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Topic: Steady state theory

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  Steady state theory - Wikipedia, the free encyclopedia
The steady state theory was developed as a result of theoretical calculations that showed that a static universe was impossible under general relativity and observations by Edwin Hubble that the universe was expanding.
Problems with the steady-state theory began to emerge in the late 1960s, when observations apparently supported the idea that the universe was in fact changing: quasars and radio galaxies were found only at large distances (i.e., redshift, and thus, because of the finiteness of the speed of light, in the past) not in closer galaxies.
For most cosmologists, the refutation of the steady-state theory came with the discovery of the cosmic background radiation in 1965, which was predicted by the big bang theory.
en.wikipedia.org /wiki/Steady_state_theory   (934 words)

 The Steady-State Theory
The steady state theorists explained the hydrogen - helium abundance by the presence of supernovae.
One important and little known attribute of the steady state theory is its importance to an aspect of electromagnetic and quantum theory.
Steady state is not without problems though, there are several areas in which it is in difficulty.
www.schoolsobservatory.org.uk /study/sci/cosmo/internal/steady.htm   (769 words)

 Extended Definitions: Steady State
The steady state theory assumed that the universe always looked the same as it does today, and it would always continue to look the same in the future.
The steady state theory required that only a very small amount of extra matter would be needed each year, something on the order of one hydrogen atom per cubic light year, to maintain the current appearance of the universe1.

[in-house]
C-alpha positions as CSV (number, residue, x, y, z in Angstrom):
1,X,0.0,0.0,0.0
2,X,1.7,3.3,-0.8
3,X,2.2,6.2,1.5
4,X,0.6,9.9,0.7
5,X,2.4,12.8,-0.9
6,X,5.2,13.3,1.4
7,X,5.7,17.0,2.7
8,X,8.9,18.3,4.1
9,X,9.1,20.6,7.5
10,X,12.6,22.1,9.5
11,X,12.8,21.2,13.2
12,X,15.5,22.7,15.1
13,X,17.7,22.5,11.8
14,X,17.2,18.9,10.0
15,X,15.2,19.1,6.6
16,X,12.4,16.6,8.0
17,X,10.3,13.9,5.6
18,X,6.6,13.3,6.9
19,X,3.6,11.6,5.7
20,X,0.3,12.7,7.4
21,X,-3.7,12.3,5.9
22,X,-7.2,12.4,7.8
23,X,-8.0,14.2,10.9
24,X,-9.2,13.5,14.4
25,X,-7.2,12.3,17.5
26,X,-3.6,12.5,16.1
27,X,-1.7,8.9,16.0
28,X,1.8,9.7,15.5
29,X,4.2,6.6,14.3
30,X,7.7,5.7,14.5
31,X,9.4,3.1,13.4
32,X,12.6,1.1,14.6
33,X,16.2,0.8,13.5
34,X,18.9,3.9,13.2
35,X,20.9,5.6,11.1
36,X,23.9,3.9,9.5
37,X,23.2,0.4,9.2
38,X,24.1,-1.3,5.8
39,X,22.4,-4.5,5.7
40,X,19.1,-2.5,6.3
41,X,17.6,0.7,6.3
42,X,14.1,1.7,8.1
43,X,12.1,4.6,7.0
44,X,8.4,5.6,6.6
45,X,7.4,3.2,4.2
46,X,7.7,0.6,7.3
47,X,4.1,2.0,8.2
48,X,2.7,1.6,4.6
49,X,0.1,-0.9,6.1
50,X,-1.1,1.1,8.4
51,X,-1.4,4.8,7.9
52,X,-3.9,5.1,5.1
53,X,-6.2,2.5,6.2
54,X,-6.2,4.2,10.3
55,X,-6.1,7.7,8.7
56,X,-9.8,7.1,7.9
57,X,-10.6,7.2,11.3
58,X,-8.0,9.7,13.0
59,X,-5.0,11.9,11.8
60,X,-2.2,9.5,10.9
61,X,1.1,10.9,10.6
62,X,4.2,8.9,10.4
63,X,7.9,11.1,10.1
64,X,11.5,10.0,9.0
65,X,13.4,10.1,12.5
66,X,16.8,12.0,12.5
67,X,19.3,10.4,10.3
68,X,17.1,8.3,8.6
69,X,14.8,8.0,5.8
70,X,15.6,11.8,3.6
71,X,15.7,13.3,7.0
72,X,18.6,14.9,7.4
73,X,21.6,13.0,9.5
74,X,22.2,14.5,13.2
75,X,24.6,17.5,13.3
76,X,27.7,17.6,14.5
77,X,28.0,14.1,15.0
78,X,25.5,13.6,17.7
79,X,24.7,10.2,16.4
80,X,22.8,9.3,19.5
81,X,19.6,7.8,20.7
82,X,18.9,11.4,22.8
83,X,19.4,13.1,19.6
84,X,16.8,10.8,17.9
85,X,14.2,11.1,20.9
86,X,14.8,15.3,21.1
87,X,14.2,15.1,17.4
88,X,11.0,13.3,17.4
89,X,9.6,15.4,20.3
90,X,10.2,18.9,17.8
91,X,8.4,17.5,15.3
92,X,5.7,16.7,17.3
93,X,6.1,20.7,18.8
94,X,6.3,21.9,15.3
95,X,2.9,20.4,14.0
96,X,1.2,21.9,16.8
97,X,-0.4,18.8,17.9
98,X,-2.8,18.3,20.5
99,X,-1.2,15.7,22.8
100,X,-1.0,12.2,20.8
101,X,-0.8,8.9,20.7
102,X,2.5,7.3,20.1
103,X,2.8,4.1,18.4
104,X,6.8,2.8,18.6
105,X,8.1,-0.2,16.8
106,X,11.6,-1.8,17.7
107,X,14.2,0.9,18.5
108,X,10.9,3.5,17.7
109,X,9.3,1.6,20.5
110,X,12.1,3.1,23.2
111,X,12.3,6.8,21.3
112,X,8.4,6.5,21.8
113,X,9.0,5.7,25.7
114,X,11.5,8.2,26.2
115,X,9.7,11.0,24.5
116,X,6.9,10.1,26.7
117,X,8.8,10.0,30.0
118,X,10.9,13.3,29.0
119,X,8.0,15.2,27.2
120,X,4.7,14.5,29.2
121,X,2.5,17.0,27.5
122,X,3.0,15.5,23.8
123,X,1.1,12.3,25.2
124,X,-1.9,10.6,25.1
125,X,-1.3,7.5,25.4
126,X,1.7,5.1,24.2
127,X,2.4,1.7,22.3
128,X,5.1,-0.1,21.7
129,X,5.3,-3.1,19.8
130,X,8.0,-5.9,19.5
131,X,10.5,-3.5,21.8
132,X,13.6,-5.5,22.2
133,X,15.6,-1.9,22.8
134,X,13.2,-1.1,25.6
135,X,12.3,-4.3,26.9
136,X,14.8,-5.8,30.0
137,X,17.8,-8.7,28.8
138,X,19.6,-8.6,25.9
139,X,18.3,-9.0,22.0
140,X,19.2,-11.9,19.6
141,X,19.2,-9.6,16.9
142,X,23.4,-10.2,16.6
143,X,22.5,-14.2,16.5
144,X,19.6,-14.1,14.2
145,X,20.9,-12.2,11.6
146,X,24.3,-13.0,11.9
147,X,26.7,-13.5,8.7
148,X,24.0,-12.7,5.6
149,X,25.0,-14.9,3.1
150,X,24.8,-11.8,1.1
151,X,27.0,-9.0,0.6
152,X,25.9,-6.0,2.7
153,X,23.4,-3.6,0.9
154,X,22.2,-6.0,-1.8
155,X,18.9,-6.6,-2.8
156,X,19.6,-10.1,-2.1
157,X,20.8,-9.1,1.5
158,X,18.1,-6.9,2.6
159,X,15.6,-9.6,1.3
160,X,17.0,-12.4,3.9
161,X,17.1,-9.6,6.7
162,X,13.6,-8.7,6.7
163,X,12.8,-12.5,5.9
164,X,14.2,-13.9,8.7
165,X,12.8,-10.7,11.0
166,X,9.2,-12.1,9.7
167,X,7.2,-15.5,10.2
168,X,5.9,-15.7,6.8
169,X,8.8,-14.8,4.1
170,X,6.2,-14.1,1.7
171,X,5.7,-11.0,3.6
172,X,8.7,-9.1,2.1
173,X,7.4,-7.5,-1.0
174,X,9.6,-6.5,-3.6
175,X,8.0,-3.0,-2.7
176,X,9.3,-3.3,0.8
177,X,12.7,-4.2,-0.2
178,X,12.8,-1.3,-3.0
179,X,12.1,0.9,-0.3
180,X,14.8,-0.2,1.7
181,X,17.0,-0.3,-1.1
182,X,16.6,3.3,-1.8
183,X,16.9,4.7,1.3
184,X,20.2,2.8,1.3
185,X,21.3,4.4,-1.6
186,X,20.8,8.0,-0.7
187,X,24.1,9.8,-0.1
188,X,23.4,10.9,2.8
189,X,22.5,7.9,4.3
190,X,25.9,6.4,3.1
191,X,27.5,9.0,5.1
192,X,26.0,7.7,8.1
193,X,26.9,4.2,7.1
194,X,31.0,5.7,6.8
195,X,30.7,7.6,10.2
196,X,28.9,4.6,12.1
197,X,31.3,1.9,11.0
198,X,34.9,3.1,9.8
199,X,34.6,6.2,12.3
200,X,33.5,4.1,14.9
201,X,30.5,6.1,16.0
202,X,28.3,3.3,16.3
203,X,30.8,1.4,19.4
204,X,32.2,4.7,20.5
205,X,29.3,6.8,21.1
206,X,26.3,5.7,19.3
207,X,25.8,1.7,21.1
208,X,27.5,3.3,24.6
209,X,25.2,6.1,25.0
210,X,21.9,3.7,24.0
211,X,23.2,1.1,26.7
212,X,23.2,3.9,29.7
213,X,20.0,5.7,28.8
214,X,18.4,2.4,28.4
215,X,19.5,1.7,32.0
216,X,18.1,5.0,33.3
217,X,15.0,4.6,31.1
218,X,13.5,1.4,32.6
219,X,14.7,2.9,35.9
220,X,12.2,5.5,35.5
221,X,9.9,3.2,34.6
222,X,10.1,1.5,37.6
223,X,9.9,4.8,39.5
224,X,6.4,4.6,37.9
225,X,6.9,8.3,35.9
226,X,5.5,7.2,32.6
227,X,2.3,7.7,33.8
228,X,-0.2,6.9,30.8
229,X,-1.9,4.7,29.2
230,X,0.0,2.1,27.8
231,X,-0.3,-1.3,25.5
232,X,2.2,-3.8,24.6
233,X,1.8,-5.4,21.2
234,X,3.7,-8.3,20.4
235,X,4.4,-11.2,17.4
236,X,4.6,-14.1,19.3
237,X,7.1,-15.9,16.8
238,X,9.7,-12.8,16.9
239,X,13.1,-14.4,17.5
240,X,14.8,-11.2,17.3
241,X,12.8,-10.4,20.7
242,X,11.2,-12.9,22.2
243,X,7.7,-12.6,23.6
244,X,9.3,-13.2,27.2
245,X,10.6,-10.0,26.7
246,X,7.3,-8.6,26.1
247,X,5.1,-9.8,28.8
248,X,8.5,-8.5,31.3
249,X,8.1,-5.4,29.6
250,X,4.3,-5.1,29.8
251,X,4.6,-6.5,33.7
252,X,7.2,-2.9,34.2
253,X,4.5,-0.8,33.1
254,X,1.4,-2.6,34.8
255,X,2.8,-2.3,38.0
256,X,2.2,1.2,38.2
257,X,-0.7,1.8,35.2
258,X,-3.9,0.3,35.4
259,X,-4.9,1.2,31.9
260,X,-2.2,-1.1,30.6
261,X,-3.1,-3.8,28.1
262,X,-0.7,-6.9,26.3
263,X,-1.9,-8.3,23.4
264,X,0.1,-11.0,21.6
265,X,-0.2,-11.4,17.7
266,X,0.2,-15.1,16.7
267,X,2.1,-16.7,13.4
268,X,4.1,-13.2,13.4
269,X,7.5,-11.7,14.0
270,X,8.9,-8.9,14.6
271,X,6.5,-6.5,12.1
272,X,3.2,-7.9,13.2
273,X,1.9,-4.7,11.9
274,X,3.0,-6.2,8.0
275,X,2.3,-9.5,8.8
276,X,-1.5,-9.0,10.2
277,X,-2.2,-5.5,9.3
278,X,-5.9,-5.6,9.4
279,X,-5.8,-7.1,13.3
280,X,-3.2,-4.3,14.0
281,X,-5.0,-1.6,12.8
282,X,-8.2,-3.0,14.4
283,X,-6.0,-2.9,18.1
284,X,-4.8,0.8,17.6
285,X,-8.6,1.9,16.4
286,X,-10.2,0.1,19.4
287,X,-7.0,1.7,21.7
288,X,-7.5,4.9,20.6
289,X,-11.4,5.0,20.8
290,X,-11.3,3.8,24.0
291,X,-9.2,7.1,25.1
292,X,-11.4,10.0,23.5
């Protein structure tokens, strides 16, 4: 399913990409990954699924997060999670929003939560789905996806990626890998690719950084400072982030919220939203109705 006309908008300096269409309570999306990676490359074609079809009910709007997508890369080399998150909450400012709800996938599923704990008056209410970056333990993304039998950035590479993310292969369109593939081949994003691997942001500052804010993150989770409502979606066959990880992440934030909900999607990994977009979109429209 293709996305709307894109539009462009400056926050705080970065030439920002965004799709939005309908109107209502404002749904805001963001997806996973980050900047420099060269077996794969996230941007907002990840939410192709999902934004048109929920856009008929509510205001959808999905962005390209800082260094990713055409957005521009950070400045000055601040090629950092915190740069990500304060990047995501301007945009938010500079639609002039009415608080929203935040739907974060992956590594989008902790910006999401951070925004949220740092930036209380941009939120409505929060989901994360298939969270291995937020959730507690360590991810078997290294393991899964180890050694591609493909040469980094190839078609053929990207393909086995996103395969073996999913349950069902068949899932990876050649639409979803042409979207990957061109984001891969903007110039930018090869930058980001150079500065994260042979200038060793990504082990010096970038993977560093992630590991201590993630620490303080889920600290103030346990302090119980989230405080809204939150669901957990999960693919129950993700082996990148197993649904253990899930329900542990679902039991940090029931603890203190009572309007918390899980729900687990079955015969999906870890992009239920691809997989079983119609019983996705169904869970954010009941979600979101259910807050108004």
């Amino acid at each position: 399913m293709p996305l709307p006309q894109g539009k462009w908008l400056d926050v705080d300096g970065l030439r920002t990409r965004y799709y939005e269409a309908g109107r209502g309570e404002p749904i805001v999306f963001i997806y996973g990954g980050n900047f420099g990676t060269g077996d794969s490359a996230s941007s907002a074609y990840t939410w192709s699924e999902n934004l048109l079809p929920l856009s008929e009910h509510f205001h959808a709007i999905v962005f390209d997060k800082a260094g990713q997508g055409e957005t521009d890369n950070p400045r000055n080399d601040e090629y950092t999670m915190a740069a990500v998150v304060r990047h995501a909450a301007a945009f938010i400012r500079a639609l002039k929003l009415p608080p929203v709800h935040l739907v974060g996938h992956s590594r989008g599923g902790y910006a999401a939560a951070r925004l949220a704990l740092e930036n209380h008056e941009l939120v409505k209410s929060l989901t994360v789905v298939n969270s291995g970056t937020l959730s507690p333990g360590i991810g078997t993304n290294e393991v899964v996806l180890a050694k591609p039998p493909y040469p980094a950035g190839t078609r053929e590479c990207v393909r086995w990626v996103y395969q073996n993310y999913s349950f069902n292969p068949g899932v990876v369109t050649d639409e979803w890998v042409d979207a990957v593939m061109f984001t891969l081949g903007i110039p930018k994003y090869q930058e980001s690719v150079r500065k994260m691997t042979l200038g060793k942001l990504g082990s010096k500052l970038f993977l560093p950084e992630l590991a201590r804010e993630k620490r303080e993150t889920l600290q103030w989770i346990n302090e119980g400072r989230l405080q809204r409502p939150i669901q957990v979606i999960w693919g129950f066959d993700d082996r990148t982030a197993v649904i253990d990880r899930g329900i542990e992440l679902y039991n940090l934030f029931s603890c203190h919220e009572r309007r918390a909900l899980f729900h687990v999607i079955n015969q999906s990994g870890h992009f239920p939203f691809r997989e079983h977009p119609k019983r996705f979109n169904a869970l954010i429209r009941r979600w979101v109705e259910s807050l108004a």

The Steady State theory met it's doom, however, when the very smooth, and extremely redshifted remnant of what was thought to be the Big Bang radiation was detected.
www.geocities.com /recycling_universe/ed_steadystate.htm   (552 words)

 The Steady State Galaxy Theory by Rufus Young
Although this theory was able to show how the heavier elements were created, it failed to account for the abundance of helium and certain light elements such as deuterium, lithium, beryllium and boron which are burned in the stars.
Maxwell proposed a theory which required the vibration of light to be strictly transverse with no longitudinal component and in 1864 his paper entitled "A Dynamical Theory of the Electromagnetic Field" expressed the results of his theoretical investigation in the form of four fundamental equations which have since become famous as Maxwell's equations.
Under the Steady State Galaxy theory, the nuclear fusion process which is expelling the material from the neutroid would generate large amounts of helium as well as other light elements and is the source of the excess helium found in the universe.
www.galaxytheory.com   (4343 words)

 Steady state theory (via CobWeb/3.1 planetlab2.cs.umd.edu)   (Site not responding. Last check: 2007-11-06)
In cosmology, the steady state theory is a model developed in 1948 by Fred Hoyle, Thomas Gold, Hermann Bondi and others as an alternative to the Big Bang theory.
It is also the basis for another theory known as the quasi-steady state theory which postulates a lot of little big bangs occurring over time.